There was a time when the function of gas analysis in industrial processes was almost entirely that of safety monitoring.
In this role, the gas analyser tended to be seen purely as a cost item – an unwelcome but unavoidable addition to the overhead which was necessary to avoid risks. Typically, oxygen analysers were used to control the level of oxygen present during the unloading of oil tanks, or during the conveying of bulk sugars, and in dozens of other circumstances where oxygen is undesirable or dangerous.
Over the past 10 years or so, the level of sophistication involved in industrial processes has substantially increased, requiring a growing use of gas analysis as a vital control mechanism to improve efficiency and quality.
Gas analysers have been developed which meet the needs for faster, more specific and precise measurements in a range of industrial processes. The need to meet increasingly stringent environmental and legislative requirements has also led to the development of analysers to measure the concentrations of a broad range of gases, such as carbon dioxide, hydrochloric acid, nitrogen dioxide and sulphur dioxide.
Efficiency and quality
The process used to produce Polymer grade Terephthalic Acid (PTA), a raw material for the manufacture of plastic bottles, is a good example of the increased dependence process operators have on gas analysis.
Global production of PTA is continually increasing, as demand for the polymer grows steadily throughout the world, particularly in the fast-expanding economies of South-East Asia. Manufacturers are therefore looking increasingly for process efficiency and product quality improvements as ways to meet this growth in demand.
PTA is made from p-xylene by precisely controlled air oxidisation in a reactor at high pressure and temperature. The process uses liquid acetic acid as a solvent for the reaction. The crystalline PTA product is then separated into crystalliser vessels, from which it is recovered and purified. Gas analysers are used both in the oxidisation reactors and in the crystallisers.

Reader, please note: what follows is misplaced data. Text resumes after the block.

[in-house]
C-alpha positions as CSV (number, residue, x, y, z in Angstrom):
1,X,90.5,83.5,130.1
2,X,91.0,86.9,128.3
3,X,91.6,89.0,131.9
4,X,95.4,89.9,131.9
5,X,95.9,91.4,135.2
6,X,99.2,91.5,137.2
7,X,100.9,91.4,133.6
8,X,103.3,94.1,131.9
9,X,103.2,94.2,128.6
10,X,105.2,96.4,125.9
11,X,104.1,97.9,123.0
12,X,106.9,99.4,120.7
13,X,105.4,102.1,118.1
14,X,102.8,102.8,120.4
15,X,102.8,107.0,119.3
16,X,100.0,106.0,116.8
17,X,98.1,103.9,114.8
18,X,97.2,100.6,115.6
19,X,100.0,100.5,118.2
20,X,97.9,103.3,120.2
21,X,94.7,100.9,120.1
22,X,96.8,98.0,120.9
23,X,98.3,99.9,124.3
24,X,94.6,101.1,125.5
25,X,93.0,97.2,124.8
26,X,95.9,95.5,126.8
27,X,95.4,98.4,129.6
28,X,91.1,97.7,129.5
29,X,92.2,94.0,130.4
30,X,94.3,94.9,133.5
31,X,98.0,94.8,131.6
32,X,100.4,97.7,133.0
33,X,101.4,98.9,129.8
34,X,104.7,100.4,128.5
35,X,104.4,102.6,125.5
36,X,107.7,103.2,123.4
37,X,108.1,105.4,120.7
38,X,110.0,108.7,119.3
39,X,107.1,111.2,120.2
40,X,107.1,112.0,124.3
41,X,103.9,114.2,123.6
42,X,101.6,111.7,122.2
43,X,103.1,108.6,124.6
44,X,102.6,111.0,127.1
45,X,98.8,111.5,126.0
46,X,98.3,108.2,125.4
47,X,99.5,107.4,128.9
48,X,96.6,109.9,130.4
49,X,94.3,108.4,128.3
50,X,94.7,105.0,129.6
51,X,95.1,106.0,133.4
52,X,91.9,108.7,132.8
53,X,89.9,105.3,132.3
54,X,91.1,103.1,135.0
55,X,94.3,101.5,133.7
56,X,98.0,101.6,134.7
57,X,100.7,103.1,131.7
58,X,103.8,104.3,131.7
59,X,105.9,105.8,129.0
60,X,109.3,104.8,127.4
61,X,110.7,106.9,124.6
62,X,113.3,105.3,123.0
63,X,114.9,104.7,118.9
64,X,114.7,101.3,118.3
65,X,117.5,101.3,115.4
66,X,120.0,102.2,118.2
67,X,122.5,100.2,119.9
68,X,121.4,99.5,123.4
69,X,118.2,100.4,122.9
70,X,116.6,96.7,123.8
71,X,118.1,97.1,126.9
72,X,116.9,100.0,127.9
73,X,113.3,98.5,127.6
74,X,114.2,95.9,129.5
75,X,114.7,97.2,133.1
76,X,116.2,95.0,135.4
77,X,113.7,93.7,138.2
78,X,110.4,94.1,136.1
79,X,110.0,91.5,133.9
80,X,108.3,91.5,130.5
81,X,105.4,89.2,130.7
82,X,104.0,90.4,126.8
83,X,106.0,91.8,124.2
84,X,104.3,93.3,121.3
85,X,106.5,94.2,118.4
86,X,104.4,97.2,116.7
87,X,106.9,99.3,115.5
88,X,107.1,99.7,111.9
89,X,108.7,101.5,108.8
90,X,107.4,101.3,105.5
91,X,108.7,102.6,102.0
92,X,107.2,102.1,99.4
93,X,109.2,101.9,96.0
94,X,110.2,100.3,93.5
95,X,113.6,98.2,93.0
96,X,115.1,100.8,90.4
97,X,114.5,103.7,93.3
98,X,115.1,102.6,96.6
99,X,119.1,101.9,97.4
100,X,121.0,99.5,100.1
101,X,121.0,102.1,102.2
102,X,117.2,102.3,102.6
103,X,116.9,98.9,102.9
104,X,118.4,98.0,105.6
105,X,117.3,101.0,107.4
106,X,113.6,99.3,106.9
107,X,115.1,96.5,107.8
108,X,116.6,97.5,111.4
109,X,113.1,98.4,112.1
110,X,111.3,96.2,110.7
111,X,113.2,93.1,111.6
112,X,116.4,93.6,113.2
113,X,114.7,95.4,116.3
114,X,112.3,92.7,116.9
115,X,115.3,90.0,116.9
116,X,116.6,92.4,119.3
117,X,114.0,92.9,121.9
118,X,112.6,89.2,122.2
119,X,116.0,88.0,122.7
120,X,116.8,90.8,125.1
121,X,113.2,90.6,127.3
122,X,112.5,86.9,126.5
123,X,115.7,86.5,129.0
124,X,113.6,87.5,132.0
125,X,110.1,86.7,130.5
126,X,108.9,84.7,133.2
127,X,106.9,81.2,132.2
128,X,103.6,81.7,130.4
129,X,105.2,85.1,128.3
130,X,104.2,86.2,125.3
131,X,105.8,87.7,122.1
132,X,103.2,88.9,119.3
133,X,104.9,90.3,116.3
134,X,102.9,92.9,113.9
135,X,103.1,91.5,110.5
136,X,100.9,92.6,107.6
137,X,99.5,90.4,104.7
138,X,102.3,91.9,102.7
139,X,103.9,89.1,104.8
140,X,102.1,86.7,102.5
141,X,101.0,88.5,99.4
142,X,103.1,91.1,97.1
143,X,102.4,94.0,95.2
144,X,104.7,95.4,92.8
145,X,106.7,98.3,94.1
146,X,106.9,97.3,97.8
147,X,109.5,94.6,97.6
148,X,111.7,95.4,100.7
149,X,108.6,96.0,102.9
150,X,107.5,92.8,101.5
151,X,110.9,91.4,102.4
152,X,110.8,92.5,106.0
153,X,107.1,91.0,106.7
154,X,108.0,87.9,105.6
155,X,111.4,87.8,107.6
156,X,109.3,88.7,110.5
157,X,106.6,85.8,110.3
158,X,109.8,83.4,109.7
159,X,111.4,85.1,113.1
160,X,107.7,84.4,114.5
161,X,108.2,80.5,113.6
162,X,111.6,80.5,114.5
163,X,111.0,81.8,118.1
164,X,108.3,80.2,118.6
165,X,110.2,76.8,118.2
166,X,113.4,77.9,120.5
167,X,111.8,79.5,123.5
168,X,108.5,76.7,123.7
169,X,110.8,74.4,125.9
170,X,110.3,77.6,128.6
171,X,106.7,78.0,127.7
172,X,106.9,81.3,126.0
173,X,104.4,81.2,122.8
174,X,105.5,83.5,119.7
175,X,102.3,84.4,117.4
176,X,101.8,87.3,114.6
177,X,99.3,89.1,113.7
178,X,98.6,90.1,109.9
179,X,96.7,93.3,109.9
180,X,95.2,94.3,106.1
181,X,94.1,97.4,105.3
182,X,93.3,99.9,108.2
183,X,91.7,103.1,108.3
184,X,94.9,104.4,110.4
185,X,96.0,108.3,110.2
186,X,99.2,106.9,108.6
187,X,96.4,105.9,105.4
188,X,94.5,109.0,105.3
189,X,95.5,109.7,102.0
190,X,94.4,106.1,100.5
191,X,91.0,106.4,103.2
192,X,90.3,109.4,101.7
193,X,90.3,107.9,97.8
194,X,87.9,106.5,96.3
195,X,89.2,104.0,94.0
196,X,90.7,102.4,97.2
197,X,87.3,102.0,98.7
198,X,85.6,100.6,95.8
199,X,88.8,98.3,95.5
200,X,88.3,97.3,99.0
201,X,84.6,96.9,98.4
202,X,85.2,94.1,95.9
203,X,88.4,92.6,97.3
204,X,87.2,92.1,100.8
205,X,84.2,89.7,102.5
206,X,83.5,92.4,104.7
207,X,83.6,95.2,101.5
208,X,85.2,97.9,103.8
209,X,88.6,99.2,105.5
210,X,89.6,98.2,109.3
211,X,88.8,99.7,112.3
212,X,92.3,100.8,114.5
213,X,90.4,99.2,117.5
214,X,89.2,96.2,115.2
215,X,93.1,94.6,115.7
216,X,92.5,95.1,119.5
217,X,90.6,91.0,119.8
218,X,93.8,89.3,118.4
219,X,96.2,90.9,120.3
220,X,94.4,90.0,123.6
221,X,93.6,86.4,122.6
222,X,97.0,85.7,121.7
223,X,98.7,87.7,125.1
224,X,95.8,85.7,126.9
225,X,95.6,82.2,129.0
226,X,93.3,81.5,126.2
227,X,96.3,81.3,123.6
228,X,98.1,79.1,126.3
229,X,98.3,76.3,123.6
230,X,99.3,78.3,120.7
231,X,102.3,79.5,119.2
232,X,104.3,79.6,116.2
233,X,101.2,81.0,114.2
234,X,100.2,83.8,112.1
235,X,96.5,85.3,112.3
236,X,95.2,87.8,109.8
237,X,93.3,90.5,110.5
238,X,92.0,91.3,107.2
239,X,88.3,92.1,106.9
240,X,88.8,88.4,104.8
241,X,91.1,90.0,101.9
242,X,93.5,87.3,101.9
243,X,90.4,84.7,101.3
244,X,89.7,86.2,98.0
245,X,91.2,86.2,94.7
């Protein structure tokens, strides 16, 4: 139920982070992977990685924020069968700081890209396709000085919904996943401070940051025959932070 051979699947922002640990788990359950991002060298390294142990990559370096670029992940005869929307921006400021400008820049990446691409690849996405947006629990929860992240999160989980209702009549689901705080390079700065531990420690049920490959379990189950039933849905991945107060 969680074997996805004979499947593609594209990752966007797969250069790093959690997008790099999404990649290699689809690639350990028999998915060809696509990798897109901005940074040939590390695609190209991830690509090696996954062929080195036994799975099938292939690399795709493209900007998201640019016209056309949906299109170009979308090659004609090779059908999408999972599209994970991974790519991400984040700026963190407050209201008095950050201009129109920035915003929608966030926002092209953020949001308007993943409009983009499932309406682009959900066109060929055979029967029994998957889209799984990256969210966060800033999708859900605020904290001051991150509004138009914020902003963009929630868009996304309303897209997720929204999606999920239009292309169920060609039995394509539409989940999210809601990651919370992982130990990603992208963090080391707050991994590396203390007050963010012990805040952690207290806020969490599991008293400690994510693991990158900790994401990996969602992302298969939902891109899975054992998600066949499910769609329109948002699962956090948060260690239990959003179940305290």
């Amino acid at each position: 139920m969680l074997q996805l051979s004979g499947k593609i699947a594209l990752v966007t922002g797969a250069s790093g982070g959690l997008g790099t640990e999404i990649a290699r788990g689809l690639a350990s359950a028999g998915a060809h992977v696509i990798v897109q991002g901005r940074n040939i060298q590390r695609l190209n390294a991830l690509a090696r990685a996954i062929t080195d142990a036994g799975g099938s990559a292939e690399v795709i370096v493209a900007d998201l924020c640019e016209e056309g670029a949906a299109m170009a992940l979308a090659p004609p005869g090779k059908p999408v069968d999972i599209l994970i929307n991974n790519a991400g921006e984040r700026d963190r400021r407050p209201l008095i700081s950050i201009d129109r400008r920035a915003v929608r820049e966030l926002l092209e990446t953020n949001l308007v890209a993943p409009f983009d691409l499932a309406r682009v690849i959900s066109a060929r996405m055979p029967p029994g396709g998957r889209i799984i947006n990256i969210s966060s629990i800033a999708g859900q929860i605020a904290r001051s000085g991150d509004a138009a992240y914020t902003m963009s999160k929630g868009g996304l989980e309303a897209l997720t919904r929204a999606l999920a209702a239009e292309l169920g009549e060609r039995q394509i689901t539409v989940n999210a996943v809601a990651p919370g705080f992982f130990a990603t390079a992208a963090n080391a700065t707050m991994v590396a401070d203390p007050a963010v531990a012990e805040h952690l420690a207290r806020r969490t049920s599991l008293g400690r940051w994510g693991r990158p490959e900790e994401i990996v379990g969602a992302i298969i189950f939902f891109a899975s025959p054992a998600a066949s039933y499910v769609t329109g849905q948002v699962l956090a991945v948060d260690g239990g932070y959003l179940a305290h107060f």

In the oxidisation reactors, the reaction which converts p-xylene into terephthalic acid leaves some oxygen unreacted, and this level of oxygen must be maintained at around 4-5%. If the level gets too high, a dangerous runaway reaction could develop, possibly resulting in an explosion.
If the level of oxygen drops, insufficient oxidisation occurs, leading to poor efficiency and low product yield. In the crystallisers, similar risks apply if the oxygen level is not controlled.
This critical oxygen analysis must be carried out in hazardous areas, and is made using analysers, such as Servomex’s 1100A or its Xendos 1900 series.
Keeping the party clean
Many processes whose efficiency requires constant monitoring of a gas stream inherently produce extremely dirty gas samples. An example of this is the monitoring and control of blast furnaces.
In this classic iron production process, the accurate determination of the concentrations of carbon monoxide, carbon dioxide and hydrogen in the gases emanating from the furnace is crucial to the efficiency of production.